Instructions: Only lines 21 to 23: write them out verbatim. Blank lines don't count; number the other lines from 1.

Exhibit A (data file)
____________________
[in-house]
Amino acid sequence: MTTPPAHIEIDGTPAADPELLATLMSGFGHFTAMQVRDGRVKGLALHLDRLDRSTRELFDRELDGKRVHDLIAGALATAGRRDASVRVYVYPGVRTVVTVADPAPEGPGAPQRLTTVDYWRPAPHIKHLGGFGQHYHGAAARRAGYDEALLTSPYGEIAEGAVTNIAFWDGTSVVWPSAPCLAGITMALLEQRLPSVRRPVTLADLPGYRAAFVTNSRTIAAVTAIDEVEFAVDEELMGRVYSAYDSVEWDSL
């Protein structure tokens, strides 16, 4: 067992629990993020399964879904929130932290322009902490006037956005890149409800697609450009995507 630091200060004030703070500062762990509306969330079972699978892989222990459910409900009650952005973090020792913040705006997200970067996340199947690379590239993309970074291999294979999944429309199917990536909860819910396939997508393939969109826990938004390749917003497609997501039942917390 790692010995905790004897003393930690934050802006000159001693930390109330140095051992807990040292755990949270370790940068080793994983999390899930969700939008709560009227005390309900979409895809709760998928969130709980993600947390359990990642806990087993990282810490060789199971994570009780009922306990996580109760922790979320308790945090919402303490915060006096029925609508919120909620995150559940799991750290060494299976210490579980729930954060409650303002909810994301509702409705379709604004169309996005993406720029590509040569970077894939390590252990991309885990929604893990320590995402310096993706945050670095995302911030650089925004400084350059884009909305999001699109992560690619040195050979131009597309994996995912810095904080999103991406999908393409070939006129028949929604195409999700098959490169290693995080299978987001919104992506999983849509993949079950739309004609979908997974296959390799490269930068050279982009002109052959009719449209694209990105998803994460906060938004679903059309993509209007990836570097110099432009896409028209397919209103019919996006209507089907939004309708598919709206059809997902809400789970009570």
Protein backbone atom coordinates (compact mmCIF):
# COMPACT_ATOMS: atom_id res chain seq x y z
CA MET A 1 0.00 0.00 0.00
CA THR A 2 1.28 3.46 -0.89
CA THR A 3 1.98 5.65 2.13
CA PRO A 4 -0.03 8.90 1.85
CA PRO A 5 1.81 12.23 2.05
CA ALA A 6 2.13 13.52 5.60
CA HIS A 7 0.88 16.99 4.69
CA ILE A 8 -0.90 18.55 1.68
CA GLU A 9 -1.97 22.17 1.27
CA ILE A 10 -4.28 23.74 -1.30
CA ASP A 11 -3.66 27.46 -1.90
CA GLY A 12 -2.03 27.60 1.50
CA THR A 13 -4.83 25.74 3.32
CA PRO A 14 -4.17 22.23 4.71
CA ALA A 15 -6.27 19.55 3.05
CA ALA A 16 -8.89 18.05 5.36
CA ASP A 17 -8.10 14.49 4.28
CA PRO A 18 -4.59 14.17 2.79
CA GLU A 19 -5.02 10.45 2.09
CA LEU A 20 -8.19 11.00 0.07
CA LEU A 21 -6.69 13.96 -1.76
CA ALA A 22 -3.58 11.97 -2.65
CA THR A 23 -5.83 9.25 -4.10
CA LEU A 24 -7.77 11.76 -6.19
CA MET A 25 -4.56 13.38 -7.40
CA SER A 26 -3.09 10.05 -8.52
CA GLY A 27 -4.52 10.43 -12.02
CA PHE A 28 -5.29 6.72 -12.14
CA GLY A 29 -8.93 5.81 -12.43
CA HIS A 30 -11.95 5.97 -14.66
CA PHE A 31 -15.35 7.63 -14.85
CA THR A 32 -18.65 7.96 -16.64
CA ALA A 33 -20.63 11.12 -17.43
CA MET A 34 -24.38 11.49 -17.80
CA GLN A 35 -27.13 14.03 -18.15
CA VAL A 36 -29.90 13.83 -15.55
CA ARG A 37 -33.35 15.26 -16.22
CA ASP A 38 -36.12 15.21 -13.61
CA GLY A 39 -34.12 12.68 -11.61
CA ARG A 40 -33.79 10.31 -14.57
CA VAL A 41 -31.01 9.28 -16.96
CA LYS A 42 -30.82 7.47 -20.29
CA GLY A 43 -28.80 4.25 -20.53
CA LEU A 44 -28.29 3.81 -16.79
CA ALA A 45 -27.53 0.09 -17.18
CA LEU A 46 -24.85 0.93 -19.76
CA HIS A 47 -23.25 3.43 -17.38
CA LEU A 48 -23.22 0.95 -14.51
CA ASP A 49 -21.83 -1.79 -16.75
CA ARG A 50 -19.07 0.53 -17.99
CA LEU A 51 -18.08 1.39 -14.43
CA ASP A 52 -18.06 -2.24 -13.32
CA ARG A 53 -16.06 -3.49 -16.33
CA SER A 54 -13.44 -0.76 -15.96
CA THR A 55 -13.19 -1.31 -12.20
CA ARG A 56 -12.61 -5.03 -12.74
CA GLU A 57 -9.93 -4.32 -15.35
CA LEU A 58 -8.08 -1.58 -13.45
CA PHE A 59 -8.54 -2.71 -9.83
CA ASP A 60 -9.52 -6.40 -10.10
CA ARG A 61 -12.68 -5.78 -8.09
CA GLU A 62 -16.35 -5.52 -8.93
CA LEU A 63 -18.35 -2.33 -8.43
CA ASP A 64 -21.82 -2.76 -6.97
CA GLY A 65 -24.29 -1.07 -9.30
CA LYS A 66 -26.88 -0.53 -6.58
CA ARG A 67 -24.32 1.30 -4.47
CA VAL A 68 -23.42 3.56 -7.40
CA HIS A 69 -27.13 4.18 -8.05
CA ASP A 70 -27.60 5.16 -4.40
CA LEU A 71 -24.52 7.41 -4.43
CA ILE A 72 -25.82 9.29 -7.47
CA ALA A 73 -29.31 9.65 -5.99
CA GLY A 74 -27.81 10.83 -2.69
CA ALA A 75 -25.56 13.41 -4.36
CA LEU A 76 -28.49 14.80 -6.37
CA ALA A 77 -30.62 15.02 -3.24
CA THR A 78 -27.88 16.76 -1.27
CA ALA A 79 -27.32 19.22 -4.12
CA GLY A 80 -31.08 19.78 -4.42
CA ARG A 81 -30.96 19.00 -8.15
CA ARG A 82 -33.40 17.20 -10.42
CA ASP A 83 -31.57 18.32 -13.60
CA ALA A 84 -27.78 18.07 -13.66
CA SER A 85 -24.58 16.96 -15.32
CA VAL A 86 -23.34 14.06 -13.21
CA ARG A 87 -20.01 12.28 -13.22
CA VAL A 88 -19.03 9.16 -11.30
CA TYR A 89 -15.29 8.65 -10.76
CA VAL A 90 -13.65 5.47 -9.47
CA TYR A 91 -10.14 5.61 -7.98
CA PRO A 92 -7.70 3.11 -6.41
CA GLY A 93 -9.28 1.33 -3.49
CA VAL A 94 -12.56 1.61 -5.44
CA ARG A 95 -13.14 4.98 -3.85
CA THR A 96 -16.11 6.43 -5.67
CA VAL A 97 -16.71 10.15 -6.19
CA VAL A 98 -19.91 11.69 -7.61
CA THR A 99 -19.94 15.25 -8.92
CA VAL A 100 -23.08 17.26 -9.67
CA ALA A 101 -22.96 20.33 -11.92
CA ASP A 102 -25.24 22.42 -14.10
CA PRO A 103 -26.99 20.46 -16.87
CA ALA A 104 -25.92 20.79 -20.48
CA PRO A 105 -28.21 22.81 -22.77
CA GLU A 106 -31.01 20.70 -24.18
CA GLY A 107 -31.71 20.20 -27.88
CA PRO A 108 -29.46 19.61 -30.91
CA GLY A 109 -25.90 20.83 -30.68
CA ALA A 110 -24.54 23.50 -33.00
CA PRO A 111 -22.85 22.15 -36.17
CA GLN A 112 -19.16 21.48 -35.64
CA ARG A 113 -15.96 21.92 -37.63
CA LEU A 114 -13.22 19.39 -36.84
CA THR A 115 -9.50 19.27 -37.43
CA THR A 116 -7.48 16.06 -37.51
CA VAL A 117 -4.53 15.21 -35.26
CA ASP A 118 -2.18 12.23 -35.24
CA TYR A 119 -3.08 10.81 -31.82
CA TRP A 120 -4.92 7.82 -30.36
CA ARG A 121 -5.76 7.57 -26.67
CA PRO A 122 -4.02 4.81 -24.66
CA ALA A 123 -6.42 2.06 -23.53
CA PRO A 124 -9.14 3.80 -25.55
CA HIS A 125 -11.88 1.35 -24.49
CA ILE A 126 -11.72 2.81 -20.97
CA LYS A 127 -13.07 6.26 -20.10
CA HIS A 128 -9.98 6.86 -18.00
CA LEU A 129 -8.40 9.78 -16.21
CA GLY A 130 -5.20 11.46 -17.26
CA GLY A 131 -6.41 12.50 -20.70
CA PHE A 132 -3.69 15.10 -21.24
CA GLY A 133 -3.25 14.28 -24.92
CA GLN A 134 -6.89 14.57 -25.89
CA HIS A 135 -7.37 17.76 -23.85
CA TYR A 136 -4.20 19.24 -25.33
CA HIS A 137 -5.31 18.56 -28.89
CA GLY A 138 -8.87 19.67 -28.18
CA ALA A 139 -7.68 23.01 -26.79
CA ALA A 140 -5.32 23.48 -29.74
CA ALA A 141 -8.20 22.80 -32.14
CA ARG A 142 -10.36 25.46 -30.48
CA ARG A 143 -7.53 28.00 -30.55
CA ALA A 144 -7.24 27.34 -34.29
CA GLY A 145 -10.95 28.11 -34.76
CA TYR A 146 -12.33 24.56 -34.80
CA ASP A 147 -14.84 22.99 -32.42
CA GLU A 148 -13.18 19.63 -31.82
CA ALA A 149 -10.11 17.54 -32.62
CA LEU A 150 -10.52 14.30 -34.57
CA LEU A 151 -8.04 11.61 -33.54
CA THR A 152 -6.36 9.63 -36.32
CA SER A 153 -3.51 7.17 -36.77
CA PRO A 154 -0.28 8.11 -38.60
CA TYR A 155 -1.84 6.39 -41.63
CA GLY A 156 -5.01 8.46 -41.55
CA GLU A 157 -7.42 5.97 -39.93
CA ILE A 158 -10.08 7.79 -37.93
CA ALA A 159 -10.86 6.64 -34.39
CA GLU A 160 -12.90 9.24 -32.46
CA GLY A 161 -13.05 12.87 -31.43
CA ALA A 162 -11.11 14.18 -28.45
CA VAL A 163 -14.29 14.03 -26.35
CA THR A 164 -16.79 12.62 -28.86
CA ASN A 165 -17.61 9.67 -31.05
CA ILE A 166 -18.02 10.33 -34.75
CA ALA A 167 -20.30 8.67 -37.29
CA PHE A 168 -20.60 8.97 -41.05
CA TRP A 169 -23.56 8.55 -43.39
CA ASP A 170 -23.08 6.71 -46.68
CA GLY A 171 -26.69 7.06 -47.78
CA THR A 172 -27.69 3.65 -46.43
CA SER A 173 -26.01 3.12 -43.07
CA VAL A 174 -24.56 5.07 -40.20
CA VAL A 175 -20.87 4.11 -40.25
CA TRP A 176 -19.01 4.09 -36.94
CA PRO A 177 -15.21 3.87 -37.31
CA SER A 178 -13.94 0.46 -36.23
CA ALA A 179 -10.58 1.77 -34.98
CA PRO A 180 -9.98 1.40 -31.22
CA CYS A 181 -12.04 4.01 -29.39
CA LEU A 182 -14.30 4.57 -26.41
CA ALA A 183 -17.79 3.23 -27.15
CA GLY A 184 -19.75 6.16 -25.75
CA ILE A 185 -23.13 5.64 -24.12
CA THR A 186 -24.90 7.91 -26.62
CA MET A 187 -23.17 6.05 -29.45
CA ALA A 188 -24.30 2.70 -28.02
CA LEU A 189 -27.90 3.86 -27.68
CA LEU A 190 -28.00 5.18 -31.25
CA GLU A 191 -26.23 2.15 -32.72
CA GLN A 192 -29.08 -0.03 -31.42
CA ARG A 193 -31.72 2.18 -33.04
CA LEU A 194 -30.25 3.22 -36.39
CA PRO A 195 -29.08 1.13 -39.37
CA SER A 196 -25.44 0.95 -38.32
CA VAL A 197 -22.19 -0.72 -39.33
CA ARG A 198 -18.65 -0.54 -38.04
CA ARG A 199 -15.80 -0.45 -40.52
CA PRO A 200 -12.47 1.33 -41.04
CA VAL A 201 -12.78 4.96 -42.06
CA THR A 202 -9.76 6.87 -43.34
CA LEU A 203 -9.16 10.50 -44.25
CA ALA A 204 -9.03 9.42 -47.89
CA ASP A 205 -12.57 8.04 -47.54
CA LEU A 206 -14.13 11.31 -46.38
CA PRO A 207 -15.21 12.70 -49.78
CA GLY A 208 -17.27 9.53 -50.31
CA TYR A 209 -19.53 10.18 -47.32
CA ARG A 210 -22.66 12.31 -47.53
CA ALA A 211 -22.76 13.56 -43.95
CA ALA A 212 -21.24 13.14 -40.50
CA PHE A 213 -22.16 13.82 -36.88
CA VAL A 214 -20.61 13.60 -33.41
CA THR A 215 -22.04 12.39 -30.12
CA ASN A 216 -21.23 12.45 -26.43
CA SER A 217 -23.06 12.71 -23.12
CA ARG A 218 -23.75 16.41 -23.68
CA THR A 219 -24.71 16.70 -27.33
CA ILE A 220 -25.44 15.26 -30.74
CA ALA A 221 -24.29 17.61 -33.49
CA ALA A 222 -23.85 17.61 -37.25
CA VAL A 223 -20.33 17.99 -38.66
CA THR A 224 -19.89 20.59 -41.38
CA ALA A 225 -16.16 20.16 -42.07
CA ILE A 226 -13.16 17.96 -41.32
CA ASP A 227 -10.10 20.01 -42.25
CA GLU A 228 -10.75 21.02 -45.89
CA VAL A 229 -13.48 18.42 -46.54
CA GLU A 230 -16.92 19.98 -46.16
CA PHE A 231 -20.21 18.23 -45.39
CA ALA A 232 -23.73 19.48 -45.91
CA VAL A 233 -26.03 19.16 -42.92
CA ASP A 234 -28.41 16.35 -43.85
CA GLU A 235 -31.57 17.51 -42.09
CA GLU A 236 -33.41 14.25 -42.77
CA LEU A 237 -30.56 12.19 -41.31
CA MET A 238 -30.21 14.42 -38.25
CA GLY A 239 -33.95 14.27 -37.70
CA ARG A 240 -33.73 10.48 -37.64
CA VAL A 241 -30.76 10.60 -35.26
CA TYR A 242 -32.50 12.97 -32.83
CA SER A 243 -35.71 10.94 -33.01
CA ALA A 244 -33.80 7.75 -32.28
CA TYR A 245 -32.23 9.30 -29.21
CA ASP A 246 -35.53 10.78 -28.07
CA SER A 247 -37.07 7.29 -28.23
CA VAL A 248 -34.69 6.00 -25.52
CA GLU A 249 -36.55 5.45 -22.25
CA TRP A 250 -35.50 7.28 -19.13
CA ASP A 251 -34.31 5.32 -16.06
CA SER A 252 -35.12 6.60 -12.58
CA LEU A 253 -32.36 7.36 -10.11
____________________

CA ALA A 16 -8.89 18.05 5.36
CA ASP A 17 -8.10 14.49 4.28
CA PRO A 18 -4.59 14.17 2.79